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OP-ED: Getting used to hacking

  • Published at 09:22 pm July 7th, 2021
Hacker hacking

What about the ‘known unknowns not be known’?

Donald Rumsfeld passed away at the ripe age of 88 a few days ago. He took along with him narratives that will never be known, of his inside views of working in different capacities with four United States presidents. 

His book Known and Unknown elaborates his basic theories of the known knowns, the known unknowns, and the unknown unknowns. What he didn’t say was there are also known unknowns that are not be known. Profundity lurks in all of this apparent gibberish.

Little is said about how the perception of technology beyond the internet is such a fallacy, reduced to bits and pieces of largely leaked information. The headlines are made, brave attempts at defending take centre stage, and then Merlin’s magic wand makes it all disappear. Foolproof protection is a publicized assurance not worth the paper written on. 

Hardware, software, malware, and all other “knowns” are basically “known unknowns.” Information, behaviour, attitudes, and traffic are all under surveillance. The safe bet is that more money has been invested in “knowing the unknowns” than the “known knowns.” For every step of refining surveillance, the opposite of bypassing holds true.

Embarrassing expositions of the Pentagon systems being hacked, telephone conversations of world leaders “tapped,” elections being “compromised” have been reported, analysed, and then forgotten. For the John Doe, personal privacy (that no longer exists anyway) being compromised and hacked is happening on a daily basis. Those that do so have either financial or character assassination in mind. 

Behavioural tracking by social media platforms sell out valuable information to businesses and under-guise fraudsters while promising “never to share data.” But when big business systems are hacked for ransom or details, it becomes world-level discussion about cyber-attacks and fraud. 

Vladimir Putin denied any such activity in the 2016 US elections during talks with Donald Trump. In his recent parley with Joe Biden over similar attempts in 2020, there was no denial, but a deflection towards “renegades.” Some of these were tracked to individuals in other countries, interviewed, and never heard of again.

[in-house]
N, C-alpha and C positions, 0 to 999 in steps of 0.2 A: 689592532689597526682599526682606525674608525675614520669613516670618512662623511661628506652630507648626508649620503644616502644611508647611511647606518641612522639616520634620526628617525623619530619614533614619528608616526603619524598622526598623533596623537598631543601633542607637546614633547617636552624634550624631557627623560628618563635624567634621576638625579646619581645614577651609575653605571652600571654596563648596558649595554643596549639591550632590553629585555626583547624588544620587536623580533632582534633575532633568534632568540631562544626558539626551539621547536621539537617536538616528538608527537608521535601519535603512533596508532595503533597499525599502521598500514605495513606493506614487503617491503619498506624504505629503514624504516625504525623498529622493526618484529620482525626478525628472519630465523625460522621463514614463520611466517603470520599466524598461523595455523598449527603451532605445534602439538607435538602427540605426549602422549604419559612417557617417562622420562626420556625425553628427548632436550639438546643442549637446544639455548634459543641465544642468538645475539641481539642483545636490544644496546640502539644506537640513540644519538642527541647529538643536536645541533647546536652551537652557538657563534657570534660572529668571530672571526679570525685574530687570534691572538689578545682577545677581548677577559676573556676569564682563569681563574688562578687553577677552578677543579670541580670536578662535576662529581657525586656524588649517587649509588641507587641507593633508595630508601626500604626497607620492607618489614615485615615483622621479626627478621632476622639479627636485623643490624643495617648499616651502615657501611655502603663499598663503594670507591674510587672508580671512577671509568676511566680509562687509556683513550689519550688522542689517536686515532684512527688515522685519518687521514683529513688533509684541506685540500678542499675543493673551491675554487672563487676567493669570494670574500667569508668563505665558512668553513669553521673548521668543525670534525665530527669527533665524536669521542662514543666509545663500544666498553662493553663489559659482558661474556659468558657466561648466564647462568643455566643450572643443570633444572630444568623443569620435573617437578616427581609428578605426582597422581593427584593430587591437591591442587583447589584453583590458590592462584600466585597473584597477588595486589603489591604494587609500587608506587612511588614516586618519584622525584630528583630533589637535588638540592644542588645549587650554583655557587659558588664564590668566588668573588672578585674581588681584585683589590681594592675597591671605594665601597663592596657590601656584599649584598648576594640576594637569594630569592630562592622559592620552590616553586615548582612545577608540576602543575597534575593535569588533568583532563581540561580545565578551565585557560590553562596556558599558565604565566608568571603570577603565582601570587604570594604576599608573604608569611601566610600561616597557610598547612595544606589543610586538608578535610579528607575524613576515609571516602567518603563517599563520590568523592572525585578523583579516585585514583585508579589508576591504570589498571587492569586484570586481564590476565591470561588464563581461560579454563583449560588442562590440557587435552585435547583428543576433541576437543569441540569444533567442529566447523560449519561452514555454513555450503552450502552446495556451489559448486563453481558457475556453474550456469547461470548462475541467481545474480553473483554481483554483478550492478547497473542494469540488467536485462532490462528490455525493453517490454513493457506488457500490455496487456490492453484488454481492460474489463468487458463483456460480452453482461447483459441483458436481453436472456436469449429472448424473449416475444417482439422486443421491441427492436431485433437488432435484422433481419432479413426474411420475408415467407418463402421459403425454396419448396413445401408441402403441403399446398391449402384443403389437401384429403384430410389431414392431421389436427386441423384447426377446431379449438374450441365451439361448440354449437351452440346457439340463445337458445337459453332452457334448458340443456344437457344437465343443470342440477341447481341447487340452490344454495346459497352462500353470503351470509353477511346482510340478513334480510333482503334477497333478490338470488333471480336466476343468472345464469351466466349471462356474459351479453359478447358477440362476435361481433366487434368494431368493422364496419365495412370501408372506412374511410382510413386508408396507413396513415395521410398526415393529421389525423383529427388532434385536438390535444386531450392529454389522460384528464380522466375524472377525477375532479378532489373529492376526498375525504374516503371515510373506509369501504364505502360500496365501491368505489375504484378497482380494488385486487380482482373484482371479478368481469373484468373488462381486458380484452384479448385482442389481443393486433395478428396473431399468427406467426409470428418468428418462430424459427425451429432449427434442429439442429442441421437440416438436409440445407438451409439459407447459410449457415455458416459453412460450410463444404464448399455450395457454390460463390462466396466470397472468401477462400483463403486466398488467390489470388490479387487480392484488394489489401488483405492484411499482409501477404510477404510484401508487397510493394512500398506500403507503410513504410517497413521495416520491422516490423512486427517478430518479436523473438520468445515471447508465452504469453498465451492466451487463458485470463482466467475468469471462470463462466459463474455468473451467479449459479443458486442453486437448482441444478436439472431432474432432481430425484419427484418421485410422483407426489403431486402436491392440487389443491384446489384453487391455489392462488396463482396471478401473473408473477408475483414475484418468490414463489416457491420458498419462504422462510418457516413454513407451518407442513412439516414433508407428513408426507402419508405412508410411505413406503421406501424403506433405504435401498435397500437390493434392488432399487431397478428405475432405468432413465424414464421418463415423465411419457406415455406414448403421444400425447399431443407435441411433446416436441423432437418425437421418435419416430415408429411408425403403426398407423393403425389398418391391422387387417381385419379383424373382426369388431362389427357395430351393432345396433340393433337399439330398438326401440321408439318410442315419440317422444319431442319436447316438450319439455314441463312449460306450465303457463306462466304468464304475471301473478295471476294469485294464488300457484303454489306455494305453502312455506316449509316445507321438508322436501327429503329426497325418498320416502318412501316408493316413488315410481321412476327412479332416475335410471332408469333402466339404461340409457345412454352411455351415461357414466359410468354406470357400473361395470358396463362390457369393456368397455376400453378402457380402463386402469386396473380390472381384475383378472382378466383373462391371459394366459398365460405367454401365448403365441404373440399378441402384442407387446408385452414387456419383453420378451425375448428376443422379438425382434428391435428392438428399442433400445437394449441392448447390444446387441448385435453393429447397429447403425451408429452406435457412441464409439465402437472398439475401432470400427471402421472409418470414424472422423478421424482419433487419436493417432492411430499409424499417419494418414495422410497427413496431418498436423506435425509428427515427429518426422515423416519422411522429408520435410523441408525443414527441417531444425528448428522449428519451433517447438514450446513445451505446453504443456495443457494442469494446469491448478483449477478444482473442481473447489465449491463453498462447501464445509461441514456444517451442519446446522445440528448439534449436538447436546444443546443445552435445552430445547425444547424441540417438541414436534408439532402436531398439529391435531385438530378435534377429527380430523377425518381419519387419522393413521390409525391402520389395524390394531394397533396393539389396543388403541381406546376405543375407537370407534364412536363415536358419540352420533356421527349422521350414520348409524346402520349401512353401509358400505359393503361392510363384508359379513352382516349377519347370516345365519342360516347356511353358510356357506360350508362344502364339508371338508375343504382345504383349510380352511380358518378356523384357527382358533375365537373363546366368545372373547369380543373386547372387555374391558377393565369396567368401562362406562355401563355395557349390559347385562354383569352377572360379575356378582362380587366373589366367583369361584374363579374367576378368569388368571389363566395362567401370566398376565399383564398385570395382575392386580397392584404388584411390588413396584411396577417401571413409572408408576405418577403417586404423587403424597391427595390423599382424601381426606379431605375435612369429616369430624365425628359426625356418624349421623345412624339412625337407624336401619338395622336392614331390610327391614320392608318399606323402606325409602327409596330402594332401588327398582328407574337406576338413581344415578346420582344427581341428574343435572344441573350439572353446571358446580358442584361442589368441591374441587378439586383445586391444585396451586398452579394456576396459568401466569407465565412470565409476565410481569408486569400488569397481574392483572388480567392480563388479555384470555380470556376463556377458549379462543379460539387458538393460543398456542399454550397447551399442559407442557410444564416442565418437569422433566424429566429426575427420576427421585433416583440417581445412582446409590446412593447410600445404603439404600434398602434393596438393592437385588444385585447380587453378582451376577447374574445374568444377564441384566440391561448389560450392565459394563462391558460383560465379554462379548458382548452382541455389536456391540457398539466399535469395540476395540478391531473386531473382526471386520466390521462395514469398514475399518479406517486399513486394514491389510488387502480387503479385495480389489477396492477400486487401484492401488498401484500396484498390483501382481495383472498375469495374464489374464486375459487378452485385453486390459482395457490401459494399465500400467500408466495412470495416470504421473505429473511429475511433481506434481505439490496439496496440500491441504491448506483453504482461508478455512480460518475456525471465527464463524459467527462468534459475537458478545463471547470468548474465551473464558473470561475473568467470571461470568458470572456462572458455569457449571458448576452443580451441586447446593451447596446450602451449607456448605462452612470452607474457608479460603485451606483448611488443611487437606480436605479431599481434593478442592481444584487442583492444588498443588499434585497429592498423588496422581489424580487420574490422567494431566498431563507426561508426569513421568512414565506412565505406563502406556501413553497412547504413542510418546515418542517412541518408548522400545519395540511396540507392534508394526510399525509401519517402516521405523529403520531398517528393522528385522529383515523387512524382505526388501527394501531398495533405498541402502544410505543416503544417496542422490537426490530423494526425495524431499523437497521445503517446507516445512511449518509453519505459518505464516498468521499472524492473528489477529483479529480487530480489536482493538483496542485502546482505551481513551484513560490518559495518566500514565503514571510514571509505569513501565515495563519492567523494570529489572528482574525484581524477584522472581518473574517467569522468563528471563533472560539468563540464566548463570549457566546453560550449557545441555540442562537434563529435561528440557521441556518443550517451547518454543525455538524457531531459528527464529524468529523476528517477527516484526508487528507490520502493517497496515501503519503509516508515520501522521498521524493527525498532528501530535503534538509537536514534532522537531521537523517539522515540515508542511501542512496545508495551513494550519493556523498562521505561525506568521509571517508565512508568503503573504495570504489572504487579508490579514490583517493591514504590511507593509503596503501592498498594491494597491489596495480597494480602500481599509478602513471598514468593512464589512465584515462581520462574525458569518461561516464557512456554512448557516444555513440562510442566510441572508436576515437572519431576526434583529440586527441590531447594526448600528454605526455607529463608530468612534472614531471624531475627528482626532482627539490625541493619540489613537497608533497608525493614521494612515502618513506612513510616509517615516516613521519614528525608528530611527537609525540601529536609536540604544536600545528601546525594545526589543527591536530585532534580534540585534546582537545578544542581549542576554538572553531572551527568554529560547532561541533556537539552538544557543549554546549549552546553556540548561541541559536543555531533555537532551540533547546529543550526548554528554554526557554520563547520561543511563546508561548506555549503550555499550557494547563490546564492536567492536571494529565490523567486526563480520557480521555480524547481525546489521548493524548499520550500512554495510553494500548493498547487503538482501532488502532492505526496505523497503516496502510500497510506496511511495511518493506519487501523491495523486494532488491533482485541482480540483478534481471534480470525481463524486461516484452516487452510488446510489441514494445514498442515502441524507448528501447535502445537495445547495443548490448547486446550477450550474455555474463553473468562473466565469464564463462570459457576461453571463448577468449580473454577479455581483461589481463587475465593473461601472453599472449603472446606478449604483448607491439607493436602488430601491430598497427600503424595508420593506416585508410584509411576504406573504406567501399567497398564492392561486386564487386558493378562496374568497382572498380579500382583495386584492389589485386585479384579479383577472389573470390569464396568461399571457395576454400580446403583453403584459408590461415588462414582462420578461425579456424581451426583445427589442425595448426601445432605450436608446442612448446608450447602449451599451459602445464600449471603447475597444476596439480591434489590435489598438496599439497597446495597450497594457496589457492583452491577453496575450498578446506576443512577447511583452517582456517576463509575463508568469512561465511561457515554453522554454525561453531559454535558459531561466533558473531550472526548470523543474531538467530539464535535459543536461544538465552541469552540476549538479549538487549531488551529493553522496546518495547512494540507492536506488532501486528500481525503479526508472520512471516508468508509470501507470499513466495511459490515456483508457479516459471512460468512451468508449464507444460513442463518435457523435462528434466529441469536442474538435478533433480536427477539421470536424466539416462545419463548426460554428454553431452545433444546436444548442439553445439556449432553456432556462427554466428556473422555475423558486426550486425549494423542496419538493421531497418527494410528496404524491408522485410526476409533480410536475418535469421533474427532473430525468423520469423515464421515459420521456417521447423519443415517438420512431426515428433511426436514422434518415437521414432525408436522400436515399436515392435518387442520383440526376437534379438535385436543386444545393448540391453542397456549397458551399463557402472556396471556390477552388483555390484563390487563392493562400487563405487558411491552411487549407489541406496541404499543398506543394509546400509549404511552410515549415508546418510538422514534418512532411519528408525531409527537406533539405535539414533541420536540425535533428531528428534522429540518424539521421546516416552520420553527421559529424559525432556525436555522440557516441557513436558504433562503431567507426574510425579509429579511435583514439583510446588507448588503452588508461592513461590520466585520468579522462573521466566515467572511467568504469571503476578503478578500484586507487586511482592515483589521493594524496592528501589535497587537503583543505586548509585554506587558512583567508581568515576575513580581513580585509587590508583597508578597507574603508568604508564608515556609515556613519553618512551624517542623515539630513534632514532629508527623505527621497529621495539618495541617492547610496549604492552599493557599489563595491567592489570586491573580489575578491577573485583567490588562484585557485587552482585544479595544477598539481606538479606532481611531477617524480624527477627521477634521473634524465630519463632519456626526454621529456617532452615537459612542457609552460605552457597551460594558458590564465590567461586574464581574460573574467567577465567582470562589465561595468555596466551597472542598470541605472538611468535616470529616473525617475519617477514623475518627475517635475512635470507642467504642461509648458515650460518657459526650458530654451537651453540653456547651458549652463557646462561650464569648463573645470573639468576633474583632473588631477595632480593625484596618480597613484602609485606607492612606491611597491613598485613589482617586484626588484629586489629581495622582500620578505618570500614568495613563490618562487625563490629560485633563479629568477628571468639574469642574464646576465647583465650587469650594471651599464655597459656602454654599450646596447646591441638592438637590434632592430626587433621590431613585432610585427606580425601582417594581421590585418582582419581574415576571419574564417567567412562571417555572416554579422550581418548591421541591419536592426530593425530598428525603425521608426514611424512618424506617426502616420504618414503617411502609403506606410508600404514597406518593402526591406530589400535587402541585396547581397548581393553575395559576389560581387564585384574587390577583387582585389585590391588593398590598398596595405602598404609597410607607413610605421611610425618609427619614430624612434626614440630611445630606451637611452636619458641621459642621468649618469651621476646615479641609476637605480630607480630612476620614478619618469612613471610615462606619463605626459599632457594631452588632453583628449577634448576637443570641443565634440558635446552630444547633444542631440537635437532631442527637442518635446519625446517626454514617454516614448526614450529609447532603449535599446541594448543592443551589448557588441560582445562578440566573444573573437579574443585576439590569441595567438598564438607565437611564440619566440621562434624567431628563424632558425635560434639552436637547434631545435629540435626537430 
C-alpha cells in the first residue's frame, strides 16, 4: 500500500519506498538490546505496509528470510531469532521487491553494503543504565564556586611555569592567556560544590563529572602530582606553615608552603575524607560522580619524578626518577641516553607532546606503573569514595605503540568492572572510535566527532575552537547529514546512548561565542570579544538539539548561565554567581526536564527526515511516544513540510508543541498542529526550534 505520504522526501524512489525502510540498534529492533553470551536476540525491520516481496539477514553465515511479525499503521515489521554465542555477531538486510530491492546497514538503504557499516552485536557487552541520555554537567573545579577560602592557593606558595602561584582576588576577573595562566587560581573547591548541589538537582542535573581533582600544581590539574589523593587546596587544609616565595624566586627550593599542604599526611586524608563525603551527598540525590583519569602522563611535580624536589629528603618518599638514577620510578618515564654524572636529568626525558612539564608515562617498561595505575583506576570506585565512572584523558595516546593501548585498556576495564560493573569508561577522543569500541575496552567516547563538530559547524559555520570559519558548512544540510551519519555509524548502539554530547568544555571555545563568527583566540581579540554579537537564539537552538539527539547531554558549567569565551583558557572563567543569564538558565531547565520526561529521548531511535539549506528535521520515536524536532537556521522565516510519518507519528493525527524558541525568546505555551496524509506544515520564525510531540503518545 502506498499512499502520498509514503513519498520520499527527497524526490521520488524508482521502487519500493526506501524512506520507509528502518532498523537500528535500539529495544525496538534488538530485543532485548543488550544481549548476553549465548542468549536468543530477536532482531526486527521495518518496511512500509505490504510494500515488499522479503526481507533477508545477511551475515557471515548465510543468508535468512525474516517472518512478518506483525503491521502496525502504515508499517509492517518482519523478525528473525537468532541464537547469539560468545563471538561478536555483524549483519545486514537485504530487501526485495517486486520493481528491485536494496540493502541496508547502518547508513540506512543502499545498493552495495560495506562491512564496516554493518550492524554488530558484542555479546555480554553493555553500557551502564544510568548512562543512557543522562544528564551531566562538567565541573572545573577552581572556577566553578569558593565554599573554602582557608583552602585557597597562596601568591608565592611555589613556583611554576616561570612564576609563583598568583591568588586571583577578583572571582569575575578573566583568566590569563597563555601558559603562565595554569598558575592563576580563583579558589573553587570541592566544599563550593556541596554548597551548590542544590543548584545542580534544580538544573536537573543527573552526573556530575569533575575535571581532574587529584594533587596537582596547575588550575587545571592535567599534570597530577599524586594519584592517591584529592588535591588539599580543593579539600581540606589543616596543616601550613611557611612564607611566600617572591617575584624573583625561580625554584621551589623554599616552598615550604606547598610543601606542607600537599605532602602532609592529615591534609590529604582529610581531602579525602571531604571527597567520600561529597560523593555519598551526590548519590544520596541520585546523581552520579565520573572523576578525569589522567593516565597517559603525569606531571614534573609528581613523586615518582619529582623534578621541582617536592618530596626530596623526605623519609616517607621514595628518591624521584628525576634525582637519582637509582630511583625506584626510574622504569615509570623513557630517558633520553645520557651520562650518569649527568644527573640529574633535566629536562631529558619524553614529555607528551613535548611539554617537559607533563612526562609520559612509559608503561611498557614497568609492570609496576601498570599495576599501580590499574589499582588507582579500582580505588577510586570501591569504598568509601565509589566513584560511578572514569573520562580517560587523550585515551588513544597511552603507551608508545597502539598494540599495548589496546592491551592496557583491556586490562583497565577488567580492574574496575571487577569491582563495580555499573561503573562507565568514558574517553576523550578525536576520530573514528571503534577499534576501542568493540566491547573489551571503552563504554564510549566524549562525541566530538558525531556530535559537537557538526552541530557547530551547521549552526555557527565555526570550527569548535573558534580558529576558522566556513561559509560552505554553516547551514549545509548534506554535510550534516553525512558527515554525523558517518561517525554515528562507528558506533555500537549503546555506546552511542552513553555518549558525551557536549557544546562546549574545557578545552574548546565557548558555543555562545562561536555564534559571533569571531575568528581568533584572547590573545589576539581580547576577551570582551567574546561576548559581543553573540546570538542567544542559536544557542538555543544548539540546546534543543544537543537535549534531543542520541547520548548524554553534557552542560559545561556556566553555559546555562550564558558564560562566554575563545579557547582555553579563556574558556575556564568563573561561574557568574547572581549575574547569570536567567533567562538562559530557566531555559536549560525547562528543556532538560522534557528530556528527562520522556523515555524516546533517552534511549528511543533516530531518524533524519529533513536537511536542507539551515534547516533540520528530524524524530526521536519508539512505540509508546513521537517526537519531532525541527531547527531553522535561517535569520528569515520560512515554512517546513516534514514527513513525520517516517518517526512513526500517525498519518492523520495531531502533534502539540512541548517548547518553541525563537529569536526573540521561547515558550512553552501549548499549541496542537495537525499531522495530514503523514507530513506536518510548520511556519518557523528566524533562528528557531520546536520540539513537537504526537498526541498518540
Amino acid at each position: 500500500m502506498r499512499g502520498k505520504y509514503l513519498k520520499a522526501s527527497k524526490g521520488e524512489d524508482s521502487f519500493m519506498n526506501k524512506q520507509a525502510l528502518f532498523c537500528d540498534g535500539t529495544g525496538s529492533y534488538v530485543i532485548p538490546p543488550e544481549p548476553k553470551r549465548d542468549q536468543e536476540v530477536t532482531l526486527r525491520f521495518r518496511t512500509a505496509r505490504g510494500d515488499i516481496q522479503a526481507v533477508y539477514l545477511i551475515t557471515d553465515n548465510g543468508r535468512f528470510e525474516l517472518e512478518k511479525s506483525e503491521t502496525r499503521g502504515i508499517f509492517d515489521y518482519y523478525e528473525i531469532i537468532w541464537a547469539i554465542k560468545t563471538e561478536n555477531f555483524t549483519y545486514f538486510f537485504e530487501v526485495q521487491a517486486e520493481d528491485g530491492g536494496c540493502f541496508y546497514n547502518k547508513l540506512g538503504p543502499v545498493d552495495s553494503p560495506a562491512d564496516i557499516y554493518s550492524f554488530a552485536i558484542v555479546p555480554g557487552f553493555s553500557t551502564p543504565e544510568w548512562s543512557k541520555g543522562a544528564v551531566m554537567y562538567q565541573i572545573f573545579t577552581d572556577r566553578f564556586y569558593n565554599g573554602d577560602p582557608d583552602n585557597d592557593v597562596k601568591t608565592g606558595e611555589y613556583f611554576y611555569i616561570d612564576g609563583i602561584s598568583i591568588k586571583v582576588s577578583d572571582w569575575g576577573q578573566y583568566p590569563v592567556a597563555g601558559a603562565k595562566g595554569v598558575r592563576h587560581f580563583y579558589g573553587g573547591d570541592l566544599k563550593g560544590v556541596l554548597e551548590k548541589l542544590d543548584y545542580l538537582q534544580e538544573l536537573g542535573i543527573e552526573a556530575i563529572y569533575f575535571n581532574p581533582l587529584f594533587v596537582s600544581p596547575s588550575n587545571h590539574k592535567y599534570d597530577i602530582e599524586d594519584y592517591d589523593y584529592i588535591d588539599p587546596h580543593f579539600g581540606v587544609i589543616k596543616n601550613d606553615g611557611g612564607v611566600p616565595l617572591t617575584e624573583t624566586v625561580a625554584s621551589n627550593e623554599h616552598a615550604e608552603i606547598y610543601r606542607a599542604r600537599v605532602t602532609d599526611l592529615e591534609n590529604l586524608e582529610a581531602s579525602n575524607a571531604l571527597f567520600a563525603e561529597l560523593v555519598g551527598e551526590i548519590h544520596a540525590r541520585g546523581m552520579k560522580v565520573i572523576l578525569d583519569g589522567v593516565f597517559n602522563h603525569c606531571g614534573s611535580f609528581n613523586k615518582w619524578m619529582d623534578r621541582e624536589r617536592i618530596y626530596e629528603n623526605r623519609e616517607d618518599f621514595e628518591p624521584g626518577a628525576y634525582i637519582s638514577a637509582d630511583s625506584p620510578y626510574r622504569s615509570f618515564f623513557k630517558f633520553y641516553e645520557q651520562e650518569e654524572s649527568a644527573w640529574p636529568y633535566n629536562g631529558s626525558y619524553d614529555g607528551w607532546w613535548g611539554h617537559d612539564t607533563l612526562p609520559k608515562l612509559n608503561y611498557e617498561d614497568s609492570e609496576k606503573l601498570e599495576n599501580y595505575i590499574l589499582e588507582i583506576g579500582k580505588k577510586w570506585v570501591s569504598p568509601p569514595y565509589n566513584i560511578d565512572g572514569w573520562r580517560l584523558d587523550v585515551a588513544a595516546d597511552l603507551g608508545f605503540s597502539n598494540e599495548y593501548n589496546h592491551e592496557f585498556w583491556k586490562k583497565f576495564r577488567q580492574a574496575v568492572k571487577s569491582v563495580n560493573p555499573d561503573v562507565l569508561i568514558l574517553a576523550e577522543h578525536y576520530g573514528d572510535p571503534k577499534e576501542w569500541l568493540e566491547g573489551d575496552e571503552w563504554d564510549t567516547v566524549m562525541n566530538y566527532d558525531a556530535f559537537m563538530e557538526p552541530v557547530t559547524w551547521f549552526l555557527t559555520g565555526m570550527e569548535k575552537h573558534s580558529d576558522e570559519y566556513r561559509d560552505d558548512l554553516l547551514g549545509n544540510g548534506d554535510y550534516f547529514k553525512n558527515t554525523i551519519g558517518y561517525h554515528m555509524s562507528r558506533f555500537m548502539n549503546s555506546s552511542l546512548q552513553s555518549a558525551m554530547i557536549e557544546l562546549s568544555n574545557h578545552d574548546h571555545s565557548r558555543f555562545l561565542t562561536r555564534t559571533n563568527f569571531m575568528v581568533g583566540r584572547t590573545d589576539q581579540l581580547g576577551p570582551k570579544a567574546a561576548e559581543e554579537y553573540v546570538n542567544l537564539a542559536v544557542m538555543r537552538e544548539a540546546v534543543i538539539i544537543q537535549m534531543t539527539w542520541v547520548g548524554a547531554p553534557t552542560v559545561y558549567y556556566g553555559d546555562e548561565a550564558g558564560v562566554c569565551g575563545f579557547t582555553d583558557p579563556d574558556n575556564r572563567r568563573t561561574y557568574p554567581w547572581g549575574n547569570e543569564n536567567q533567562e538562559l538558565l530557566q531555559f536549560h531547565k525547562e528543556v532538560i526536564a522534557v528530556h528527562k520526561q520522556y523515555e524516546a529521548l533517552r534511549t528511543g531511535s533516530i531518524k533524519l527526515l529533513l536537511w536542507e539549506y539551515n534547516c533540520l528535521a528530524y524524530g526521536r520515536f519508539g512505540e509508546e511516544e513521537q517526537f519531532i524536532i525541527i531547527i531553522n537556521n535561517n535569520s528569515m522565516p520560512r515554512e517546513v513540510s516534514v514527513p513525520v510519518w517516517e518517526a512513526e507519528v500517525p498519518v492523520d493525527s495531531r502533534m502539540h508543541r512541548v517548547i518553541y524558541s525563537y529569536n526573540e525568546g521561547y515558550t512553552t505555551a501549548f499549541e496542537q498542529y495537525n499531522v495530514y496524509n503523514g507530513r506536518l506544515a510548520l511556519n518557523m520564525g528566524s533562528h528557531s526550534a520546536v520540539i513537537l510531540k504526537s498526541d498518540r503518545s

Just one of the known knowns not be be known by all. 

It was Putin on the offensive in the calm statement that there were 50-odd cyber attacks on Russia’s system. Another “unknown known” is that there haven’t been any reports of any Russian systems compromised.

Colonial Pipeline, a US company transporting gas and aviation fuel to southwestern US had to shut down its operations after a ransomware attack in May this year. Order was restored after a $5 million ransom was paid. In recent weeks, major US businesses reported similar attacks. The “known unknowns” were once again not made “known.”

Some five years ago, $81 million was hacked out of Bangladesh Bank’s reserves with the US Fed. The initial enquiry committee report was never made public. Only recently, BBC Bangla reported in detail the external preparation and carrying out of the hack with fingers pointed at North Korea. Kim’s country has a whole bunch of highly skilled, trained, and able individuals that can perform with aplomb. 

The target was the entire billion dollars, thwarted by the inevitable “fatal flaw” in the crime in using a wrongly spelt word. Our finance ministers have defended not making the “known known” public in the interest of recovering the money and allowing the perps to go underground. The BBC was careful in not probing the internal complicity of Bangladesh Bank that was initially identified in terms of leaked passwords. 

However, the systems were corrupted through an innocent CV attachment of a job application by an individual named Russel Ahlan made some time earlier. One individual not named was the person that downloaded the application on to a database.

The Bangladesh Bank has not commented on the BBC report. And a cyber expert, Tanveer Hassan Zoha, who told reporters he knew three of the user IDs used, initially went missing, and resurfaced after a period, and has not been heard of since. 

Another of the “known unknowns not to be known.”

Fraud that victimizes the everyday citizen continues on and offline. Bangladesh’s booming online commerce is offering fraudsters the opportunity that the infamous ML! scams did. The takes may be smaller but then these are difficult times. Allegations against the more established companies have not been defended or condemned by the e-commerce association. The old nursery rhyme has evolved.

“With a hack, hack here

And a hack, hack, there

Here a hack, there a hack

Everywhere a hack, hack”

As for redress. Get used to it, grin and bear it. 

Mahmudur Rahman is a writer, columnist, broadcaster, and communications specialist.

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